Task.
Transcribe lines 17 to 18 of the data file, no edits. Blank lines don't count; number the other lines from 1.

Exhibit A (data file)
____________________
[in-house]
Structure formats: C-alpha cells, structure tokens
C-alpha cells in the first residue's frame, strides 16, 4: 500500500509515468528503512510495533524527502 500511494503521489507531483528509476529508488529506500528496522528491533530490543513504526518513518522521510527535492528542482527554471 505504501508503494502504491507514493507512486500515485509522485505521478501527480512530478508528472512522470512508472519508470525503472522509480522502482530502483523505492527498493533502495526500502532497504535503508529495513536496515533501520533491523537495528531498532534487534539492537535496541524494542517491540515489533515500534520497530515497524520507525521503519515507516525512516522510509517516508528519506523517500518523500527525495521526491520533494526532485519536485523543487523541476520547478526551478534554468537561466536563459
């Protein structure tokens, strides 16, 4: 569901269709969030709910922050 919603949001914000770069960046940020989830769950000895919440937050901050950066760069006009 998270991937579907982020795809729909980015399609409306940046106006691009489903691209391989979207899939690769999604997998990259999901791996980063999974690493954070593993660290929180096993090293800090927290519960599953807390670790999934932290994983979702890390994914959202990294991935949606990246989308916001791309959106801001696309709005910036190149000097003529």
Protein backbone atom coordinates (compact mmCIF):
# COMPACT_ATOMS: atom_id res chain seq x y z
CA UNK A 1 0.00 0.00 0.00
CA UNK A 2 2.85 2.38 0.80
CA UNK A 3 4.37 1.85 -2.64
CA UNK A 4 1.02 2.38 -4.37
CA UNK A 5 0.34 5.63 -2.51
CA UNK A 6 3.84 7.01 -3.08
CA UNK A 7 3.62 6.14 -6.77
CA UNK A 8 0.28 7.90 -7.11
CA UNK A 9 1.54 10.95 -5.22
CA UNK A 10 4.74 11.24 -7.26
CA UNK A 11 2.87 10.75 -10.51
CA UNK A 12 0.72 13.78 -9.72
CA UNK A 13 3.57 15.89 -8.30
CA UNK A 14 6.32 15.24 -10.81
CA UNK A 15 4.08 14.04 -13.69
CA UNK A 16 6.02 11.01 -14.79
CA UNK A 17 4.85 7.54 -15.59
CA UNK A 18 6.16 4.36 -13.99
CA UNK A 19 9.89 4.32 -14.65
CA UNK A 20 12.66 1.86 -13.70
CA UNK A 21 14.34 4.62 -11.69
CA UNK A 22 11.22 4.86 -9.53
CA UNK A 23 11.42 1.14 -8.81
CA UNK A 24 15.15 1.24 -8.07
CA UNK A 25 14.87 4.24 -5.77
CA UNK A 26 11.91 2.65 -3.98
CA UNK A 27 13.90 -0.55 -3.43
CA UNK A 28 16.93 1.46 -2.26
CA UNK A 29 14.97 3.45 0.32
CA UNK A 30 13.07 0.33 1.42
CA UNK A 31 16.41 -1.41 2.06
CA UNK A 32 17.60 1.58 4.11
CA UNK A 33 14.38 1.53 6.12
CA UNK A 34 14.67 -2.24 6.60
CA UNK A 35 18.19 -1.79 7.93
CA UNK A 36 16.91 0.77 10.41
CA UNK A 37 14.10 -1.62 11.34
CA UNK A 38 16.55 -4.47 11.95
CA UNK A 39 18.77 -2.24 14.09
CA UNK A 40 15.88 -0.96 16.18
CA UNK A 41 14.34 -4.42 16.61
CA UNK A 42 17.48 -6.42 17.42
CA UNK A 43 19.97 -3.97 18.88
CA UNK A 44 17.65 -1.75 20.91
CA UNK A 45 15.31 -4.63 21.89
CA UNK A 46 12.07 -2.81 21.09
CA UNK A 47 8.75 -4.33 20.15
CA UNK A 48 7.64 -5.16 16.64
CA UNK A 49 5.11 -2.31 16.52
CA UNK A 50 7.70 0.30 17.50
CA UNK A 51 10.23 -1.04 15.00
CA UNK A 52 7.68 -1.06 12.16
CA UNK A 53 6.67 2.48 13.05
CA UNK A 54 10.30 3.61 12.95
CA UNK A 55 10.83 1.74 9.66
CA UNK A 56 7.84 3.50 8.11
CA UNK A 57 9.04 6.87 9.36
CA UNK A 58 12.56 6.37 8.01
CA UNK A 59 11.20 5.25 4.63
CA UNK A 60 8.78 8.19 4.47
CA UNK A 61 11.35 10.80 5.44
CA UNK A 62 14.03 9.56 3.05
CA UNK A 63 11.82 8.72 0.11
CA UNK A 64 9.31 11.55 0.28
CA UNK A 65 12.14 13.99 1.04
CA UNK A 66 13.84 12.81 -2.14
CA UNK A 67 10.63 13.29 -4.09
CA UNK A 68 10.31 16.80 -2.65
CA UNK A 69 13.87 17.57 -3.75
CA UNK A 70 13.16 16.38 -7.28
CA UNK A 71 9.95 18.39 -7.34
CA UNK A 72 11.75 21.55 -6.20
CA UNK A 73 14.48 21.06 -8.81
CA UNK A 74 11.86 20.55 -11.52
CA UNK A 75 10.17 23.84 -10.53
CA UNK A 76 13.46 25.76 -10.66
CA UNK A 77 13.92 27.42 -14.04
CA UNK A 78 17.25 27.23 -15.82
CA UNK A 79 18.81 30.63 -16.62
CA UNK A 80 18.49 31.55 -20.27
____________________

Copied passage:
CA UNK A 11 2.87 10.75 -10.51
CA UNK A 12 0.72 13.78 -9.72